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Pirate Notebook No. 370
Monday, January 12, 2009

Denny O'Brien

App State presents no-win scenario

By Denny O'Brien
All Rights Reserved.

Terry Holland has pulled off his share of scheduling coups during his tenure as East Carolina’s athletics CEO. Appalachian State doesn’t rank among of them.

In the high stakes sport of college football, facing the cross-state Mountaineers is at best a break-even bet. That, of course, is providing the Pirates soundly throttle Appalachian the way a major college program should when it faces a Football Championship Subdivision (I-AA) foe.

Any other scenario and ECU doesn’t leave the table with even money.

When Holland struck the deal with Appalachian AD Charlie Cobb, many – including me – questioned the decision. Of all schools in the two subdivisions that comprise Division I, the Mountaineers likely ranked among the lowest on the list of opponents fans were clamoring to see in Dowdy-Ficklen Stadium.

Much of that can be attributed to the programs fans have grown accustomed to seeing on ECU’s regular season schedule. During the Skip Holtz era, that has almost exclusively included opponents from conferences that have automatic ties to the Bowl Championship Series.

Navy stands as the lone exception.

There is no denying that there is some logic for scheduling App. With an opening on the schedule – and the need to fill another home slot – the number of available opponents to fill that slot almost exclusively included FCS foes in search of a handsome paycheck.

And with Appalachian’s expressed desire to play major in-state schools, the Mountaineers at the very least had to be considered a candidate to include on the 2009 schedule.

By scheduling the Mountaineers, Holland no doubt scored points with the North Carolina politicos who several years ago assisted the Pirates with their own quest to play in-state rivals. Holland also remained true to his rhetoric that non-conference games between in-state foes make more economic sense than entertaining random outposts from the Sun Belt Conference or other lower-tier leagues.

Had Holland scheduled, say, William & Mary, you can probably imagine the public outcry from Boone. At the very least, Mountaineers faithful would have suggested that East Carolina feared facing what they insist is actually the best program in North Carolina.

Give Holland credit for avoiding that annoying PR spin.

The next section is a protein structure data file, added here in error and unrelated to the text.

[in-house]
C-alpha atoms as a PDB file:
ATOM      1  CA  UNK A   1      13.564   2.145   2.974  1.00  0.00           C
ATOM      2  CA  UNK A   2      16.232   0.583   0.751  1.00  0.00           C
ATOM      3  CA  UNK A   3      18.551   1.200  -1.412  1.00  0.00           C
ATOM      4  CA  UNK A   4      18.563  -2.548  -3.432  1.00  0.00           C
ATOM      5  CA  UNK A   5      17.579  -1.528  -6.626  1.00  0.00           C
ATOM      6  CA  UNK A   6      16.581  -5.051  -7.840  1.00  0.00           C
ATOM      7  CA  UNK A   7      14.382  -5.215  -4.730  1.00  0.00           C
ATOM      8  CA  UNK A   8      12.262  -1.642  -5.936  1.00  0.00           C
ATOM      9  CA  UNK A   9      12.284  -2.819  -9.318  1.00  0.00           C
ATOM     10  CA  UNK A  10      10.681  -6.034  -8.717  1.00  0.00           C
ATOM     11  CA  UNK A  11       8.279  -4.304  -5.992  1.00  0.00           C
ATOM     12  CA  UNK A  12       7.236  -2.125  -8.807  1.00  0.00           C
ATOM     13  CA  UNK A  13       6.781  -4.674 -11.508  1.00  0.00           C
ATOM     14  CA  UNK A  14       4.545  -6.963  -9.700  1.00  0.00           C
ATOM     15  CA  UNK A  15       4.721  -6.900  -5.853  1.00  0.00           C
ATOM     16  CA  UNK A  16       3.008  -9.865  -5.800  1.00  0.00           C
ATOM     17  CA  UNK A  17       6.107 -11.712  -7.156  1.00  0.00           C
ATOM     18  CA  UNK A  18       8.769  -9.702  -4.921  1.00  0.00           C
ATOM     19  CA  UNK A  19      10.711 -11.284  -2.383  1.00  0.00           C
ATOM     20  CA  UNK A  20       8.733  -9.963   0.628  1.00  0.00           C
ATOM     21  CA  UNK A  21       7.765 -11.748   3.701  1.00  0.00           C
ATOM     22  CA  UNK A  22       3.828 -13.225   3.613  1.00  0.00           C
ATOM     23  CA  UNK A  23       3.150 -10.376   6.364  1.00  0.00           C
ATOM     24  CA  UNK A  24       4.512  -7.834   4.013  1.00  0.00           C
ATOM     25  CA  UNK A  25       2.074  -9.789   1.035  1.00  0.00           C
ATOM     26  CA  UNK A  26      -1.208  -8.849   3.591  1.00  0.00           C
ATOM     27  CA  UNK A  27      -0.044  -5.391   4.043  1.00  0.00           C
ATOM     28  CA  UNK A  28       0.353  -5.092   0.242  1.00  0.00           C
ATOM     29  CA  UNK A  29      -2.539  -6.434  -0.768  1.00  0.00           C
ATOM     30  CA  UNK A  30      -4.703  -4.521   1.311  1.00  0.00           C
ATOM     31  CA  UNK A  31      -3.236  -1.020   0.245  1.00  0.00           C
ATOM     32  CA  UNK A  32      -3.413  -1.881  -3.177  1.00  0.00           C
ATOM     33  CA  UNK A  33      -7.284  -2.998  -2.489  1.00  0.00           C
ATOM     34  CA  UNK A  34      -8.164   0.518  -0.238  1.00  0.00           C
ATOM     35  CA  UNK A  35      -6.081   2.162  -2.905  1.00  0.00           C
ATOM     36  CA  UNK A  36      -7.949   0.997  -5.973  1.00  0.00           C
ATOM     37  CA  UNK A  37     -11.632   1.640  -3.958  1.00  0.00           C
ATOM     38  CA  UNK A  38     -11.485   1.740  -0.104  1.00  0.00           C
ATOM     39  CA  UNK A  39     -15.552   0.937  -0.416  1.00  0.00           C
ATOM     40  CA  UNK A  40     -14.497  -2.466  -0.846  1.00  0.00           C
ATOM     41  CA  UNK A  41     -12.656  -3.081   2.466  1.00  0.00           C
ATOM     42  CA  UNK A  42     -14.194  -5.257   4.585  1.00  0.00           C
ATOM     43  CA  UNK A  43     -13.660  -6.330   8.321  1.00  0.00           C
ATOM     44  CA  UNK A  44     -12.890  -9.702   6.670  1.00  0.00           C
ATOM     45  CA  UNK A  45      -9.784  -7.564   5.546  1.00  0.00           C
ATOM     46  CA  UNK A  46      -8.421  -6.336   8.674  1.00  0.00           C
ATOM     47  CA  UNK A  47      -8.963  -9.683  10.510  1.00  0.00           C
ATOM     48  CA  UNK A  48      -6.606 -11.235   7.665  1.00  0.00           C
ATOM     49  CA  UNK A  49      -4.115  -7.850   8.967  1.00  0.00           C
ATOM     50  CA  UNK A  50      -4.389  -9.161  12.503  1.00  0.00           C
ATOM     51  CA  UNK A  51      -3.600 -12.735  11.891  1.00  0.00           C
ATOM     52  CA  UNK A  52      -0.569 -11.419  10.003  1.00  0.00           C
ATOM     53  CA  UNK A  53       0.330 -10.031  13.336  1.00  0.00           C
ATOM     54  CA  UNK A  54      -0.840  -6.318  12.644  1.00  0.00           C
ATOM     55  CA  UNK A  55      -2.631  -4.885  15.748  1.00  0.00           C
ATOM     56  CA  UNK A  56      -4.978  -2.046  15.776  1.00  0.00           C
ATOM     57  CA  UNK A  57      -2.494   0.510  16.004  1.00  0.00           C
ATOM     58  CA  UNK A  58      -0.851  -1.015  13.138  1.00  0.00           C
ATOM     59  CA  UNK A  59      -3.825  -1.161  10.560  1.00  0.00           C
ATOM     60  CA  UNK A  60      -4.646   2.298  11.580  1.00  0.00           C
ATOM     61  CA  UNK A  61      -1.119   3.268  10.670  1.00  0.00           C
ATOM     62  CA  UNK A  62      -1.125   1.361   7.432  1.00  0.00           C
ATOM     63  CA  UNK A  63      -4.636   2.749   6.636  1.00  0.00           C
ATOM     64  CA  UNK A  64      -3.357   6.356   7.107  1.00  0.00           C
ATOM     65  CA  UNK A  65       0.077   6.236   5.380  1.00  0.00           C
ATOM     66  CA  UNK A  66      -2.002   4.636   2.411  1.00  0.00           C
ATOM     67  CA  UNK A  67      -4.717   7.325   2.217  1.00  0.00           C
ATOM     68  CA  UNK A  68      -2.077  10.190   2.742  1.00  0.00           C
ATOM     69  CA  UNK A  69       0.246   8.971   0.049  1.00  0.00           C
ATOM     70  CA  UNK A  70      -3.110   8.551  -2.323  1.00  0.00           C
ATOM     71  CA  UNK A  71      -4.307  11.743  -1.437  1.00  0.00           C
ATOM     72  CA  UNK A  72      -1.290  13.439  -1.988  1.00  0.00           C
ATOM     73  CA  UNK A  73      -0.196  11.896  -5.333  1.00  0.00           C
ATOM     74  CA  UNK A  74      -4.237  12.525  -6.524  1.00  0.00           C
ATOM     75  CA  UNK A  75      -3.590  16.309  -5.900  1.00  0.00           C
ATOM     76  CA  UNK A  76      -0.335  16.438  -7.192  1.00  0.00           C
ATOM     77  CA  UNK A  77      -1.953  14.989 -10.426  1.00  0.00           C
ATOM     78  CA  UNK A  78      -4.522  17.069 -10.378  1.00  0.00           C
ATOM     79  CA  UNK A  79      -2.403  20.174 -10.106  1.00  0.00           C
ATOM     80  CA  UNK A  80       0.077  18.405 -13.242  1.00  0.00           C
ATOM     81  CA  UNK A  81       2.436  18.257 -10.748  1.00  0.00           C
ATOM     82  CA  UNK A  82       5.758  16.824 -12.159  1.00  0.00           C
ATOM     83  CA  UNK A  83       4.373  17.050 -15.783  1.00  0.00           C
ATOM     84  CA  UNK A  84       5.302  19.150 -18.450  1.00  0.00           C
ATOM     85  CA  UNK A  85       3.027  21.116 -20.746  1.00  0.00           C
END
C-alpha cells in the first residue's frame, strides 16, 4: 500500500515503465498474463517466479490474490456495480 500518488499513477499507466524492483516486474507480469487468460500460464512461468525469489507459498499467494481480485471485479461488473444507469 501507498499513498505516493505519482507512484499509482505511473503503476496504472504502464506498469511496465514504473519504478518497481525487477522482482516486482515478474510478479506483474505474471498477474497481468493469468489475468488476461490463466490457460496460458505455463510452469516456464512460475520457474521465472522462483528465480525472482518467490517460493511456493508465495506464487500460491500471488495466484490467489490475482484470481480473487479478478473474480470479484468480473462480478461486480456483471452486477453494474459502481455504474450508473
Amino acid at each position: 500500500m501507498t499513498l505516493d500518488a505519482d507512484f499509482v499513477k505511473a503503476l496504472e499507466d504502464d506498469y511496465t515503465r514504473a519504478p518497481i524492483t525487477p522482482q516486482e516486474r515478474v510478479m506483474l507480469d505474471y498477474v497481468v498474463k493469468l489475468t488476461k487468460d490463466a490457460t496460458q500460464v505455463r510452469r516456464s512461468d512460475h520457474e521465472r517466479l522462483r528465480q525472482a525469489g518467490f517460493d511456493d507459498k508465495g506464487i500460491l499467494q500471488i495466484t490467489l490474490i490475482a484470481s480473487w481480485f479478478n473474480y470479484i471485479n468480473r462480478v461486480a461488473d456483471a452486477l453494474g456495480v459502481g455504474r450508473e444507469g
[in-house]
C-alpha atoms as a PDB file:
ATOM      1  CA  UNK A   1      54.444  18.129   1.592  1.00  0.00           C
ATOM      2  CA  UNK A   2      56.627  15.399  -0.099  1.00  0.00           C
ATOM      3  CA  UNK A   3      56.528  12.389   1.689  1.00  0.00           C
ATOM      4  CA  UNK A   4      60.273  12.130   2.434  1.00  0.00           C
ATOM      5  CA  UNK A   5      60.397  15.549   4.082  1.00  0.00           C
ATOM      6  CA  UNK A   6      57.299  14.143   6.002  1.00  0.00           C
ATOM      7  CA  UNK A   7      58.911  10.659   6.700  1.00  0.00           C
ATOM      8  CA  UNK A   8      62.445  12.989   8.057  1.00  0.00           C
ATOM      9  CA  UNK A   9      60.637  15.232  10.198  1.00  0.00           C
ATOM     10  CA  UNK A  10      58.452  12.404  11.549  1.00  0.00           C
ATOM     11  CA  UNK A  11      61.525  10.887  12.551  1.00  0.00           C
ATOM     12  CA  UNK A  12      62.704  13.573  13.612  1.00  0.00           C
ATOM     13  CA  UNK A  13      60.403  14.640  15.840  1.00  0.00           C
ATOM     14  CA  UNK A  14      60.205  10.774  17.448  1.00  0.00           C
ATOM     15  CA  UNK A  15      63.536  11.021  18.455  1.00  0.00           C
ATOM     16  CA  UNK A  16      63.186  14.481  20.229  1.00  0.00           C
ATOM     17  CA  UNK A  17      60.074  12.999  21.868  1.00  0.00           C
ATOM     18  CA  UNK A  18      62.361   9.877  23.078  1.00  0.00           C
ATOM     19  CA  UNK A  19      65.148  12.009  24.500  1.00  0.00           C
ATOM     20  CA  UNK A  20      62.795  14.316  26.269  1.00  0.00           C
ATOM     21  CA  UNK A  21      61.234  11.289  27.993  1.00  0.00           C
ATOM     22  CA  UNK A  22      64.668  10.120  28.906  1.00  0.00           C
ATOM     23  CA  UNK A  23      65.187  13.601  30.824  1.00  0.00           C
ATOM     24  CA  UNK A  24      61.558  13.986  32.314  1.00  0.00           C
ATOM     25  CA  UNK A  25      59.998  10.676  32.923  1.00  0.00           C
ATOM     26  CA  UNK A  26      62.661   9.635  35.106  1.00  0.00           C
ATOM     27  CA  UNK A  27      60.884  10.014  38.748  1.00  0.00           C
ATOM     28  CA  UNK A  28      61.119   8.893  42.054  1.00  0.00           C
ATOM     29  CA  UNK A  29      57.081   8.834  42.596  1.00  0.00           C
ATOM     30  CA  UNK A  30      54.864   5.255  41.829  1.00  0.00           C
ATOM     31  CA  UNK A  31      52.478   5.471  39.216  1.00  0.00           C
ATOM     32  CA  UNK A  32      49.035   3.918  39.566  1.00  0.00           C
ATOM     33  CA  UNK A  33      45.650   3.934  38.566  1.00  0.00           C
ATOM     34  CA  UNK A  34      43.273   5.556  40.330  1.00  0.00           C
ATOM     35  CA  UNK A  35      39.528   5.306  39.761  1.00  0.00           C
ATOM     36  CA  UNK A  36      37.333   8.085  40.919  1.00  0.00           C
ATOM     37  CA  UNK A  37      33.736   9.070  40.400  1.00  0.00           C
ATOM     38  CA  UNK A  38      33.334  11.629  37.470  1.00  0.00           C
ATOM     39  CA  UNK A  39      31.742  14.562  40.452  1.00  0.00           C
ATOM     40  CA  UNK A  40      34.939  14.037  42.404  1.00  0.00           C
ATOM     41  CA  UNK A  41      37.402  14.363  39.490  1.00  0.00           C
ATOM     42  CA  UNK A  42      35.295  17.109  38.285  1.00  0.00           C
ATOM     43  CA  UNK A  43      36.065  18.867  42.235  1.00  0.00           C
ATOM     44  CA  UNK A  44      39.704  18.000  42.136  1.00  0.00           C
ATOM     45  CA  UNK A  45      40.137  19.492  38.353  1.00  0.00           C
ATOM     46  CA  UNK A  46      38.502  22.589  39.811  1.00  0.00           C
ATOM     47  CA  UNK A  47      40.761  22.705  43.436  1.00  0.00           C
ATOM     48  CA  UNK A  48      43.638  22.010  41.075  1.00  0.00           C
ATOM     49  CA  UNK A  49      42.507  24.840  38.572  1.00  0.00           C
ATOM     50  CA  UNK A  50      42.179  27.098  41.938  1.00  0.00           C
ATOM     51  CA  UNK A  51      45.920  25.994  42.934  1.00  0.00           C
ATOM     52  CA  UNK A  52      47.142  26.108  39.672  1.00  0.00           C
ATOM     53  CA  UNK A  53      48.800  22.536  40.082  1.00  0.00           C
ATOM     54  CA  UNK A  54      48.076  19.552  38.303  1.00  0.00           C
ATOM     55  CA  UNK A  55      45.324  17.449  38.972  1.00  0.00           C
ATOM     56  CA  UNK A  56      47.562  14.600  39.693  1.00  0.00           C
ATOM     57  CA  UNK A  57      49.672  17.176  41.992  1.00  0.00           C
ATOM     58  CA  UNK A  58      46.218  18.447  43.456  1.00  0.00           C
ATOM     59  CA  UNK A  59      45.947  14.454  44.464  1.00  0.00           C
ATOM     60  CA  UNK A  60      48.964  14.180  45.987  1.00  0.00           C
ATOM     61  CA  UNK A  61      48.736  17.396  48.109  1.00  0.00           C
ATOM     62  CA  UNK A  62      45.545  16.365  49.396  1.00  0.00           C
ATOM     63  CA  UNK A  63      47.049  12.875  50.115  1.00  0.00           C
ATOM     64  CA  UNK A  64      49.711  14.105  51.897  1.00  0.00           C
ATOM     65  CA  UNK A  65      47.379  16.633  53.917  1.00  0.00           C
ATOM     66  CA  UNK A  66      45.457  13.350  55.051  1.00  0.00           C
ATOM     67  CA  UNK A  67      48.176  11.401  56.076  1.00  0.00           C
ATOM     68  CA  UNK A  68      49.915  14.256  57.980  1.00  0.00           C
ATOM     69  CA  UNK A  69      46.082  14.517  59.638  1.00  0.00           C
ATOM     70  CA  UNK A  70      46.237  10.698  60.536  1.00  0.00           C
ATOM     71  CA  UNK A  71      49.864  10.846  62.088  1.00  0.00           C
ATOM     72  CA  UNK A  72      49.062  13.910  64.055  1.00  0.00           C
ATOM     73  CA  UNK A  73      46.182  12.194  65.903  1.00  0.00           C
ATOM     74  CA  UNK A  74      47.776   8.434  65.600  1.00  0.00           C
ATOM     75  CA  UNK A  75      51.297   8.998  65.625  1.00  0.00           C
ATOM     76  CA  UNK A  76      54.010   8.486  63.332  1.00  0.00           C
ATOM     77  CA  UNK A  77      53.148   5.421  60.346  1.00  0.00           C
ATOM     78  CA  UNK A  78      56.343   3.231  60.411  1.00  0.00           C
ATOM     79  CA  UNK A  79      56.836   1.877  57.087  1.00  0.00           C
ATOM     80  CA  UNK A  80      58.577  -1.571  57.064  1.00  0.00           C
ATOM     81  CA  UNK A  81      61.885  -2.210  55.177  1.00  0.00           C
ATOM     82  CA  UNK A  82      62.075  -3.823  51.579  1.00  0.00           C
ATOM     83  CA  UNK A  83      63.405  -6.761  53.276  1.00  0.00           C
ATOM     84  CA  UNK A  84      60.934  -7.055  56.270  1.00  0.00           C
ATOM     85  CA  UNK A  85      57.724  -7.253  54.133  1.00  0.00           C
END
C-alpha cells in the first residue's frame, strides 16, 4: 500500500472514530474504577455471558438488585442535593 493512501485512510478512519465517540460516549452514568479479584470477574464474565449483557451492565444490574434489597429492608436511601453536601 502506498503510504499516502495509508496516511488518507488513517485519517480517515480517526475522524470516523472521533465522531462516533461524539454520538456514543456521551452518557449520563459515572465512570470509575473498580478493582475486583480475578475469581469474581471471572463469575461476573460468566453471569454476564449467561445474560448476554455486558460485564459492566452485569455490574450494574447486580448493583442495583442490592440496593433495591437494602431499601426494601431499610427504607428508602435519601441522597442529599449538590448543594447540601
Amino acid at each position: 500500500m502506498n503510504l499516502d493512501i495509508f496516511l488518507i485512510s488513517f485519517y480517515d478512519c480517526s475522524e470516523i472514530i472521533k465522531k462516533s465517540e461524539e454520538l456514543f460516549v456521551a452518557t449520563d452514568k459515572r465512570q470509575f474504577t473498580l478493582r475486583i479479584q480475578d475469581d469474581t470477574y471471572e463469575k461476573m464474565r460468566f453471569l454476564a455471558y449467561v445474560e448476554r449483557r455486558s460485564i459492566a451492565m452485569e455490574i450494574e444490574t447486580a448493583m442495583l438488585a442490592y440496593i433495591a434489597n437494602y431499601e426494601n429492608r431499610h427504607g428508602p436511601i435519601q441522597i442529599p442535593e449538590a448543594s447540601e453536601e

Even so, you have to admit there is a side that makes you wonder if a little negative press would have been a safer bet than playing App. Not that App should win – East Carolina has serious problems if the Mountaineers do – but the Pirates aren’t exactly in a position in which they can afford many high risk-little reward scenarios.

ECU also isn’t quite yet situated where it is ready to help fortify other in-state programs, which is exactly what the season opener will do for Appalachian. It is no stretch to think the ASU administration is using this game as the ultimate litmus test for the Mountaineers’ readiness to make a major jump in classification.

Forget beating Michigan. While winning in the Big House made Appalachian visible on the football map, a game against East Carolina represents even more opportunity with potentially longer range benefits.

Play a competitive game with the Pirates and who’s to say that Appalachian, not too far removed from its FCS three-peat, won’t make the FBS leap and further flood the market of in-state suitors seeking North Carolina’s major college prospects?

Naturally it would be easy to suggest that this is the same argument the North Carolina and N.C. State camps used when debating the pros and cons of playing ECU. While I firmly agree that neither school should be forced to play the Pirates, comparing that debate with a game between ECU and App is like sizing up a left tackle with a kicker.

For starters, neither the Tar Heels nor the Wolfpack has nearly as much to lose in those games as their fans suggest. For most of the past two decades, the Pirates, at worst, have hovered around the same competitive plateau as their western rivals and have done so without the same financial advantages.

The Pirates have been favored in each of the past four games against either State or UNC-Chapel Hill, and have had by far the most to lose in each of the last three outings with State – two of which were upset wins by the Pack that few saw coming.

Even so, had ECU pulled off the clean sweep like it should have, you could argue that the overall impact would have been marginal. It’s highly unlikely that those games alone would have bumped the Pirates up to a BCS conference or detoured throngs of recruits away from Chapel Hill or Raleigh.

When Appalachian rolls into Dowdy-Ficklen Stadium next fall, it will do so with 22 fewer scholarships, considerably less talent, but with full confidence that it will depart Greenville with a victory. If East Carolina doesn’t take the challenge seriously, there are a couple of scenarios in which that could actually happen.

If it pulls off the upset, it would mark one of the brightest days in ASU football history and one of the darkest for ECU. Just imagine the punch line the Pirates could become in the aftermath of such an outcome.

Despite what a thorough evaluation of the pros and cons of scheduling App might reveal, it’s certainly understandable why Holland invited the Mountaineers Down East. It was a neighborly gesture that can’t hurt the ECU AD if he seeks future games with N.C. State and North Carolina.

But there is absolutely no immediate reward awaiting the Pirates when they host Appalachian. Only a mountain-sized risk.

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01/12/2009 12:46:17 AM

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